J-14 Investigat­es: Cancel Culture


J-14: How would you describe cancel culture?

CB: “Canceling” a human being is much different than “canceling” a T.V. show or musical performanc­e for negative ratings. Cancel culture operates from the perspectiv­e that negative behavior should be remedied with shunning. It seeks to dismiss and isolate a person entirely for a mistake they make.

J-14: What makes it especially


CB: As humans, we all make mistakes. However, cancel culture is so dangerous because it deals with very black and white thinking. It takes away the potential for that person being shunned to grow and change because they aren’t given the chance to be forgiven for their actions or to learn from their mistake and move on.

J14: Why do you think we’ve seen a rise in cancel culture?

CB: Cancel culture has become popular over the past couple of years thanks to the rise of social media. It’s something that people are on 24/7 and is a place where people aren’t afraid to voice their opinions, which can result in them wanting to hold others accountabl­e for their actions in a very public way.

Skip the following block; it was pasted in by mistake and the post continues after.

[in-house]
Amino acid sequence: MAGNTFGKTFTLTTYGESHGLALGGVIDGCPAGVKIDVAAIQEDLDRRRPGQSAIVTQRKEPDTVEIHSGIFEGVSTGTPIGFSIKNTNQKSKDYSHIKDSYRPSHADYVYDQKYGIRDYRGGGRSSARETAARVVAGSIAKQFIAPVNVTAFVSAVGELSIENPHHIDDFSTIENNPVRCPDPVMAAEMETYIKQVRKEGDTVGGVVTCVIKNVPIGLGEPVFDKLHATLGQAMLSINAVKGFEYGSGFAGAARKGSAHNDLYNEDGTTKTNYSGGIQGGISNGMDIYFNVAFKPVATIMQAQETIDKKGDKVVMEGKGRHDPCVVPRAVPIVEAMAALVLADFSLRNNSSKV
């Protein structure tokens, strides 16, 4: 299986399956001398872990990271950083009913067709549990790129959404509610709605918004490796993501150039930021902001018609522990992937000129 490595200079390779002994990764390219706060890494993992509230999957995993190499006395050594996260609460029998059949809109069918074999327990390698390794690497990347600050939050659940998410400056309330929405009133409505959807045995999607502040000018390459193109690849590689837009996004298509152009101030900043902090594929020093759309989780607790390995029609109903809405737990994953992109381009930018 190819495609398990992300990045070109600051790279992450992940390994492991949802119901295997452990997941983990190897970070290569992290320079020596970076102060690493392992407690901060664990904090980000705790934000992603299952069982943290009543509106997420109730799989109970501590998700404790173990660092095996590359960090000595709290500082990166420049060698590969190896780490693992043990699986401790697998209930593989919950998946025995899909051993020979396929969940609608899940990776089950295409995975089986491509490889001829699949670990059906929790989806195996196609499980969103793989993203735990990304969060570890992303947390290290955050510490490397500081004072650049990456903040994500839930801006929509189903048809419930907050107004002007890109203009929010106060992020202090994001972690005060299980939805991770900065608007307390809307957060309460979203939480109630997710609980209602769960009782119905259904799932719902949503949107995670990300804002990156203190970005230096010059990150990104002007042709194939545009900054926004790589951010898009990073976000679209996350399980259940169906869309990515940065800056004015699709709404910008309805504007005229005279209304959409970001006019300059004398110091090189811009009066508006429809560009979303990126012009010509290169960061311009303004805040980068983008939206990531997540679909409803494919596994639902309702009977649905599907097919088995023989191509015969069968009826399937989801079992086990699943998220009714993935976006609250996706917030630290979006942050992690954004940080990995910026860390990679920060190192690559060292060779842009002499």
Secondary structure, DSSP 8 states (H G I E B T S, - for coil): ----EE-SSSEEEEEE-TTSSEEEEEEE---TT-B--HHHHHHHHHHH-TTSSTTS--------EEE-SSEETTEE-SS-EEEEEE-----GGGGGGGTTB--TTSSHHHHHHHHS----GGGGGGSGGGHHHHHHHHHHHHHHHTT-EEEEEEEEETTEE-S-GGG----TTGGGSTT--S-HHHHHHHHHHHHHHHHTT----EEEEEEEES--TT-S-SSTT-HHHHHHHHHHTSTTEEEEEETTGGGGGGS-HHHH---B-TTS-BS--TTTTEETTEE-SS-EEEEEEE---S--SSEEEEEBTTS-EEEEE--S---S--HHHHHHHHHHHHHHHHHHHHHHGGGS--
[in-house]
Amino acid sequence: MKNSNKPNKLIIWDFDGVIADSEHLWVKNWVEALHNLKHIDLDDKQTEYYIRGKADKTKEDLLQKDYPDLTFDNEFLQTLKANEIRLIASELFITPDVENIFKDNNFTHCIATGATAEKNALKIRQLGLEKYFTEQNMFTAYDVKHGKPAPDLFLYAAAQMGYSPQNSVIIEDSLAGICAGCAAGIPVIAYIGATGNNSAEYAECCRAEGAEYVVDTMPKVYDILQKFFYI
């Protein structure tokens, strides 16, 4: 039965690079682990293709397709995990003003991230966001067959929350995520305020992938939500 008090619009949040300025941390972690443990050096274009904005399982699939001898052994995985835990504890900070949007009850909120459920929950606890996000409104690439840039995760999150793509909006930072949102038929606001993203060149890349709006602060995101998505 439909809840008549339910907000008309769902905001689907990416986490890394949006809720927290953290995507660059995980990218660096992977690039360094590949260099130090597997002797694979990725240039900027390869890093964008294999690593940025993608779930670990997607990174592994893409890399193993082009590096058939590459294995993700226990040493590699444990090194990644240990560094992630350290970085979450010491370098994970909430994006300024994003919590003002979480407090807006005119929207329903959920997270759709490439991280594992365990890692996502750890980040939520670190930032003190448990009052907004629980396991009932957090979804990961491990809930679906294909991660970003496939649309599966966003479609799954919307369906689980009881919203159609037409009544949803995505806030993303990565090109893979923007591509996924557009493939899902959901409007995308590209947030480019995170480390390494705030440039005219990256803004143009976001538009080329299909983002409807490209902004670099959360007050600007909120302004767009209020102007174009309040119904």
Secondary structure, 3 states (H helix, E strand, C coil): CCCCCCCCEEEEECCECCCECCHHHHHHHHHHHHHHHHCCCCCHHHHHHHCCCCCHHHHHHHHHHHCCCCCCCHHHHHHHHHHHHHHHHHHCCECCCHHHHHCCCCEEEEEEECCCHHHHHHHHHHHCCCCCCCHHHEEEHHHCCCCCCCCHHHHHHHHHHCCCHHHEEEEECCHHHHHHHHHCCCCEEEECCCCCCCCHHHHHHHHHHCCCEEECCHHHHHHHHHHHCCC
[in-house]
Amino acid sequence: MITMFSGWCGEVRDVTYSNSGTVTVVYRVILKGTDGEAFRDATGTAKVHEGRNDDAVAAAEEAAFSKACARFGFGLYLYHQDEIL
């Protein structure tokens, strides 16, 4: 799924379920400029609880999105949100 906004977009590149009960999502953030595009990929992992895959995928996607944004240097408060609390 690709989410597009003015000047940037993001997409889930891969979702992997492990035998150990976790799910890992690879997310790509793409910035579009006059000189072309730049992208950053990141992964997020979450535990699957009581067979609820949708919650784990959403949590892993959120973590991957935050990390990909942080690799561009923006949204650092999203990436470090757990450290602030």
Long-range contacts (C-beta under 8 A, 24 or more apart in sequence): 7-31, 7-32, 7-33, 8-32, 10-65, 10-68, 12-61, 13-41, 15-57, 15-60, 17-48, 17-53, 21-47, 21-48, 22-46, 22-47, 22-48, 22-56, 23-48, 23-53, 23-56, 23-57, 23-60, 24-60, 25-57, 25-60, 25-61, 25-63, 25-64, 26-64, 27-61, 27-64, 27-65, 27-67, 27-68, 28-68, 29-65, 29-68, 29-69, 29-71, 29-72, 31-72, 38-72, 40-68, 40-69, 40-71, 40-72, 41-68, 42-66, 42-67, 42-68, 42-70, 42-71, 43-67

J14: Why does cancel culture occur so much online?

CB: The detachment that social media platforms provide makes it all too easy to separate a person’s humanity from their screen name and cancel culture is ultimately what cyber bullying has been building up to.

J-14: Even though we tend to hear stories of celebritie­s, like Demi Lovato, expressing that they’ve been “canceled” by people, anyone can experience being “canceled,” right?

CB: Yes, anyone can experience being “canceled” — not just celebritie­s. In fact, it can be a very effective way for teenagers to adopt a mob mentality against another teen because peer pressure can be a powerful force. It can influence groups of people to act in ways they would never act individual­ly. It’s basically another form of bullying.

J-14: What age is cancel culture seen the most in?

CB: I would say people ages 12 to 25 because they spend significan­t portions of their days living through a screen and are more impulsive and emotive about things they react to.

J14: Can being told that you’re “canceled” have negative side effects on your mental health?

CB: Yes, unfortunat­ely, cancel culture has a history of sinking to the level of cyber bullying,

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